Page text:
Explained: Why is the UK seeing its biggest strike by railway workers in 30 years?

Britain is in the midst of its largest railway strike in 30 years. Tens of thousands of rail workers took part in a massive strike on Tuesday (June 21) protesting frozen salaries, changing working conditions and proposed job cuts.

More than 40,000 RMT railway employees took part in the strike, which will continue on June 23 and 25, after final talks with train operators failed on June 20.

With skyrocketing inflation and a rising cost of living, the railway strike could mark the start of the UK’s ‘summer of discontent’ as several other unions have also threatened to hold similar strikes.

Why did the railway workers go on strike?

Founded in 1990, the RMT is one of Britain’s largest transport unions, with over 80,000 members including security guards, construction workers, catering staff and cleaners.

Members protest against National Rail, a government agency that owns, operates and manages the infrastructure of most of the UK’s rail networks. On May 24, RMT union members voted overwhelmingly to strike over wages and put forward a dispute over job cuts.

The UK faces its highest inflation in 40 years; consumer prices rose by 9% in April 2022. The Bank of England warned it could rise more than 11% later in the year due to rising energy prices, The Wall Street Journal reported.

RMT workers claim that despite the economic turmoil, their salaries have not increased in the past 2-3 years. To cope with the rising cost of living, they are demanding increases of at least 7%. The union has said Network Rail’s offer of a 2% increase, with the possibility of a further 1%, is “unacceptable”, the BBC reported.

Another point of contention is the proposed modernization program of the NS. According to the RMT, this would mean an increase in working hours and the cut of around 2,500 maintenance jobs to save £2bn in the coming years. The RMT claims that these jobs are critical to maintaining railway safety standards.

What has been the government’s response?

Government officials have said it is wrong to claim that the budget has been cut by £2bn. Instead, £16 billion in taxpayers’ money was used to support the railways during the coronavirus pandemic, according to the BBC.

The government has also argued that the changes are necessary because rail revenues have fallen significantly – passenger numbers are currently one-fifth of pre-pandemic figures. People’s travel habits have changed and “railways must also change to adapt to this new reality,” said Andrew Haines, Network Rail’s chief executive on May 25.

Network Rail has also said that 2,000 jobs – not 2,500 as claimed by RMT – would be lost, but none of these cuts would make the railways any less safe.

What kind of salaries do rail workers get?

During a parliamentary debate on June 15, UK Transport Secretary Grant Shapps said salaries “have risen nearly 40% over the past 10 years”. In fact, according to the BBC, it has only risen by 24%, from £35,329 in 2011 to £43,747 in 2022. Over this decade, prices have risen by about 20%.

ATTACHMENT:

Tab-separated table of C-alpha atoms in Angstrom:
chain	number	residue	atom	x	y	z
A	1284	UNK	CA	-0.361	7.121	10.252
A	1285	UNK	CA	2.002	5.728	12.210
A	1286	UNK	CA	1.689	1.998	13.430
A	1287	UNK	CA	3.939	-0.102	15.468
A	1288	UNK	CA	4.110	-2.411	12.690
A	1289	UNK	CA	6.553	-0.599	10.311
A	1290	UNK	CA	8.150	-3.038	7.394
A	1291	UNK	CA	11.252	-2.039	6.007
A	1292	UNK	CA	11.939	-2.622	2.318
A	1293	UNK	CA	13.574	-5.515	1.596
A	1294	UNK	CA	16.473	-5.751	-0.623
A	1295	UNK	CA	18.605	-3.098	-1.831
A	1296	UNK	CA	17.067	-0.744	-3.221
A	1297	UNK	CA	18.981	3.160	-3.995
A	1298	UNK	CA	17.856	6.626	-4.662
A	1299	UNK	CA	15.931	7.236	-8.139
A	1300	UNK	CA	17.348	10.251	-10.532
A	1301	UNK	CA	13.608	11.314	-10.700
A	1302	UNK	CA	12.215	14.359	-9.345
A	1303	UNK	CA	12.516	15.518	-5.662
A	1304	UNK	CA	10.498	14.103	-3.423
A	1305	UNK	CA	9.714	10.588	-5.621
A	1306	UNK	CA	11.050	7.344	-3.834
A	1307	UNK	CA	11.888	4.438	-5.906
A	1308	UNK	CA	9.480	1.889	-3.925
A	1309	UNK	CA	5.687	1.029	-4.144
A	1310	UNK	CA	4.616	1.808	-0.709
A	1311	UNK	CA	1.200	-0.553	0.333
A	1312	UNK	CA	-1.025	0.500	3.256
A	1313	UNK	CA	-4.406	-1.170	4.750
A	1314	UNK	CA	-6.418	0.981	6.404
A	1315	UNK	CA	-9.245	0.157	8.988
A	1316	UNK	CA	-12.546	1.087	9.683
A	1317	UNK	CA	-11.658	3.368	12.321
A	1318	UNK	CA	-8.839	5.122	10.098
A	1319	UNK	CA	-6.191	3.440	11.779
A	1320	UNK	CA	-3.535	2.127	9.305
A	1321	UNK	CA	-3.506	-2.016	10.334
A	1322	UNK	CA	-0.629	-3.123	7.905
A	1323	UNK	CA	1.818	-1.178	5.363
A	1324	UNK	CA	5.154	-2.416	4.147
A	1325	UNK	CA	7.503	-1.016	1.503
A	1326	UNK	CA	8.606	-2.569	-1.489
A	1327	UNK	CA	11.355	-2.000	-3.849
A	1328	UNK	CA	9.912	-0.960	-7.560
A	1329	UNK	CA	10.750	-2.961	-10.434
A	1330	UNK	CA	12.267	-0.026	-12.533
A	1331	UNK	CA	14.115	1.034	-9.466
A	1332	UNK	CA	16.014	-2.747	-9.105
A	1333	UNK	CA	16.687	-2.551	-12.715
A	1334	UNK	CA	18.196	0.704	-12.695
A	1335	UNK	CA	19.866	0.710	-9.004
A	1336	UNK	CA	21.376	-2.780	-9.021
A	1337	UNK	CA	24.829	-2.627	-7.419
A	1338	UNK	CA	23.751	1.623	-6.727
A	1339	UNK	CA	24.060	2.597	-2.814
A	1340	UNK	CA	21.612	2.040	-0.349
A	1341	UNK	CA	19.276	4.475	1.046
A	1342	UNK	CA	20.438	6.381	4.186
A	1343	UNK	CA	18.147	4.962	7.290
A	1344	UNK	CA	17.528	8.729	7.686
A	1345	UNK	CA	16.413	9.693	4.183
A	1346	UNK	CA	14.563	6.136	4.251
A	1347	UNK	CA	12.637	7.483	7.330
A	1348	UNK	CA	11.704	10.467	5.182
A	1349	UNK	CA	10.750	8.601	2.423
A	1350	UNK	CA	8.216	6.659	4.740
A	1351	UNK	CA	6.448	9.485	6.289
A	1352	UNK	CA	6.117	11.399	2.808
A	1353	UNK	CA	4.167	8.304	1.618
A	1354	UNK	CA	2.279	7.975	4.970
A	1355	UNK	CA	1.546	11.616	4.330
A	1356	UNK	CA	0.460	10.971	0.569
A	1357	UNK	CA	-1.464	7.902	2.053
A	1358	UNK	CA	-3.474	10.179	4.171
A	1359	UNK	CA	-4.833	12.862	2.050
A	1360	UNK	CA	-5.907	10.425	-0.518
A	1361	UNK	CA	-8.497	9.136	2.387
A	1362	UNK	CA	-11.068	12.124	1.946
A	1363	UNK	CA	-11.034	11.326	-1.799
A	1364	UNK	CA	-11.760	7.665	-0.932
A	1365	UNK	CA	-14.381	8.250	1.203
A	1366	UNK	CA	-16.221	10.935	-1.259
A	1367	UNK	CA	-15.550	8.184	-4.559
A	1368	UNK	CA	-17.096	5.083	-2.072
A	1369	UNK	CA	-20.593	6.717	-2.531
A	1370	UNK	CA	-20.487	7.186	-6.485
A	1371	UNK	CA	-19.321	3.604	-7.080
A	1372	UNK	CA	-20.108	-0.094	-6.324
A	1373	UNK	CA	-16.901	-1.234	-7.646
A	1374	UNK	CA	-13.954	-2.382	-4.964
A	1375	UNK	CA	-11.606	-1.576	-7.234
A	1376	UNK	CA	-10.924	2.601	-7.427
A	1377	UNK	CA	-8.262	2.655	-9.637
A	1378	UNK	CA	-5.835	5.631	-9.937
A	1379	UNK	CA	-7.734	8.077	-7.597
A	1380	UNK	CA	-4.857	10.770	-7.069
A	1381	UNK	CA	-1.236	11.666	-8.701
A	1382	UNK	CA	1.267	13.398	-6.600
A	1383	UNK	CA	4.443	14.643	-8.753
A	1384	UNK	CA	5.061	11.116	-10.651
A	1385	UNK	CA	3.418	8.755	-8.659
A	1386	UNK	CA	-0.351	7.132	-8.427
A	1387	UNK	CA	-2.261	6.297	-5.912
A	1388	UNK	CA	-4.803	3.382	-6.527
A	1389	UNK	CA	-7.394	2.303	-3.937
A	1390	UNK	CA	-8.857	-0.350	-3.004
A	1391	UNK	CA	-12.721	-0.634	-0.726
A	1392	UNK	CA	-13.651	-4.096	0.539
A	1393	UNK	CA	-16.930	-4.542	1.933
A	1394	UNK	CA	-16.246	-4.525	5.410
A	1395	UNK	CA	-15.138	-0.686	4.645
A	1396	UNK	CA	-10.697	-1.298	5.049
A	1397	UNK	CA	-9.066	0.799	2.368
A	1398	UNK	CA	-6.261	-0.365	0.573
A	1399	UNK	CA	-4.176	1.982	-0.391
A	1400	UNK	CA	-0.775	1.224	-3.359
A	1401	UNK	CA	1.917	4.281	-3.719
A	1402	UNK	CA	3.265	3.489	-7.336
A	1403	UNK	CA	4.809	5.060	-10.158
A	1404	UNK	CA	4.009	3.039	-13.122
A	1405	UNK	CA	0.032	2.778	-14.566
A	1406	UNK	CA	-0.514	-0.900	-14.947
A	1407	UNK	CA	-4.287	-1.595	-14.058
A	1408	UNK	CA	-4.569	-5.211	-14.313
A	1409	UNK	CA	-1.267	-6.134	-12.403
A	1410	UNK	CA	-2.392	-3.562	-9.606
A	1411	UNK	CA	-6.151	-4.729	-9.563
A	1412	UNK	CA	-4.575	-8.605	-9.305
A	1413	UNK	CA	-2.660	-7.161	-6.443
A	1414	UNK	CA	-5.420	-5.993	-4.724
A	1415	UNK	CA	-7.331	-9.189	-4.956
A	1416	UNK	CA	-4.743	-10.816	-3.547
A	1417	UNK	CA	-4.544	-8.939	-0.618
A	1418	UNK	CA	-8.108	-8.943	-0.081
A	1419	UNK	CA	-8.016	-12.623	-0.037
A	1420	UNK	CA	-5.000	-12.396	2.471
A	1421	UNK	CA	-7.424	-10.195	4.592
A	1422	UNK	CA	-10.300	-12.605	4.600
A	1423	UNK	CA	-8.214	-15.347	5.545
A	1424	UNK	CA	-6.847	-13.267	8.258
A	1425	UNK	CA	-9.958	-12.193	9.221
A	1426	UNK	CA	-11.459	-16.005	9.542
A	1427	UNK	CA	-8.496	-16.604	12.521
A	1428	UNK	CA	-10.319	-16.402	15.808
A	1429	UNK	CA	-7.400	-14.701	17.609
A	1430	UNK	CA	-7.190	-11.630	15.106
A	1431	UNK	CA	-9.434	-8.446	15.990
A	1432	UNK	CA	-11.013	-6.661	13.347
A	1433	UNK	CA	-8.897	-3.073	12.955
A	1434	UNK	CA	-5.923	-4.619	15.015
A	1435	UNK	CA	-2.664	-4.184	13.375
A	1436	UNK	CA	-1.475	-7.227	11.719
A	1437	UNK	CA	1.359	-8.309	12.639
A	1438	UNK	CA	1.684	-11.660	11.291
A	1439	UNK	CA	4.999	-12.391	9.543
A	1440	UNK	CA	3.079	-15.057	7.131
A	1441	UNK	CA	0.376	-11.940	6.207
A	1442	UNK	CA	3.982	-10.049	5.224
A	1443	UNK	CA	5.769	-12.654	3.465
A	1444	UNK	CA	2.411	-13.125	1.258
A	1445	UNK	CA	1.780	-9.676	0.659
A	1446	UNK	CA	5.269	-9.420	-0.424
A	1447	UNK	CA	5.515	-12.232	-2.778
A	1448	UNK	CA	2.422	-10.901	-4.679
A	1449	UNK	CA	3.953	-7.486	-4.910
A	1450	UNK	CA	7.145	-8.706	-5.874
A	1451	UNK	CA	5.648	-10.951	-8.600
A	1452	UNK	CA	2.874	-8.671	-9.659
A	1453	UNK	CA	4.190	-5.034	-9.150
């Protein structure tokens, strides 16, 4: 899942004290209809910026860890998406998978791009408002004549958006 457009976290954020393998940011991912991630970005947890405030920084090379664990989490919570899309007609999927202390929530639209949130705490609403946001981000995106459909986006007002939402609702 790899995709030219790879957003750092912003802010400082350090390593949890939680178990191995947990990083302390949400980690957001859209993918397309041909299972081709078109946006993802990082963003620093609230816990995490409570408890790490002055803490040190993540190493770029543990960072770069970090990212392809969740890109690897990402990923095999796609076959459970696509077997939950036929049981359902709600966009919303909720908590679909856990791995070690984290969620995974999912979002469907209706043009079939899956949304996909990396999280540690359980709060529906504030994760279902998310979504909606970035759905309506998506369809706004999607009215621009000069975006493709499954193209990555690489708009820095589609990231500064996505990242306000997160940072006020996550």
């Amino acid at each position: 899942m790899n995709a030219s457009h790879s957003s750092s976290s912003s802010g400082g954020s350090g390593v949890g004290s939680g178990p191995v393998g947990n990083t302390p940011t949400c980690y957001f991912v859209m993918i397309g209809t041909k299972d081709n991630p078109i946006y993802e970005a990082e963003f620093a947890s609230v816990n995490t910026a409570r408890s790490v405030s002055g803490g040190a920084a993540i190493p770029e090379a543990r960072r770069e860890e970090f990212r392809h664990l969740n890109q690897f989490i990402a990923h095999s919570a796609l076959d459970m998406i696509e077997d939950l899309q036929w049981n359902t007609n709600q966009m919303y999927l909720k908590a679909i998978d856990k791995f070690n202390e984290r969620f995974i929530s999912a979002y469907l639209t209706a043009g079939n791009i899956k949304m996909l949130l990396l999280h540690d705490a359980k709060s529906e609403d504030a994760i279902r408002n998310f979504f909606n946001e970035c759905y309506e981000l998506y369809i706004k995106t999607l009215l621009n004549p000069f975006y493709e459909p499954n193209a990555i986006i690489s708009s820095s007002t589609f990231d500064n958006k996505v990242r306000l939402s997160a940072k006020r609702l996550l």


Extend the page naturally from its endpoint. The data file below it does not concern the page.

Shapps also said the average salary for the railway sector was £44,000 (annual; just over Rs 42 lakh at the current exchange rate), “which is considerably higher than the average salary in the country”. The RMT disagrees – it argues that if drivers, who are among the better-paid railway workers, are excluded from the calculation, and cleaning staff are included (to better represent the strikers), the average salary will be £33,000 , the BBC report said.

What impact has the strike had?

Millions of travelers were affected by the strike on Tuesday, as only about 20% of passenger trains were scheduled. Commuters were further hampered by a separate strike by London Underground workers, media reports said.

Although there was no strike on Wednesday, due to the lingering effects of the outage, only 60% of trains would run. Talks were held between the protesting RMT members, Network Rail and train companies.

Prime Minister Boris Johnson said the strikes were “wrong and unnecessary” and would further harm businesses recovering from Covid-19 disruptions. The AP quoted a calculation by the consultancy The Center for Economics and Business Research that said three days of strike (June 21, 23 and 25) would cost the economy around £91 million.

What happens next here?

RMT Secretary General Mick Lynch said on Tuesday the protests will continue until a settlement is reached. “RMT members are leading the way for all workers in this country who are tired of their wages and working conditions being cut,” he said. “Now is the time to stand up and fight for every railroad worker in this dispute that we will win.”

A large number of other public sector workers have also threatened industrial action. In response to the rising cost of living in Britain, unions representing teachers, airport staff, health workers, lawyers, waste disposal workers, civil servants and local government workers have all threatened strikes unless their demands for wage increases are met.

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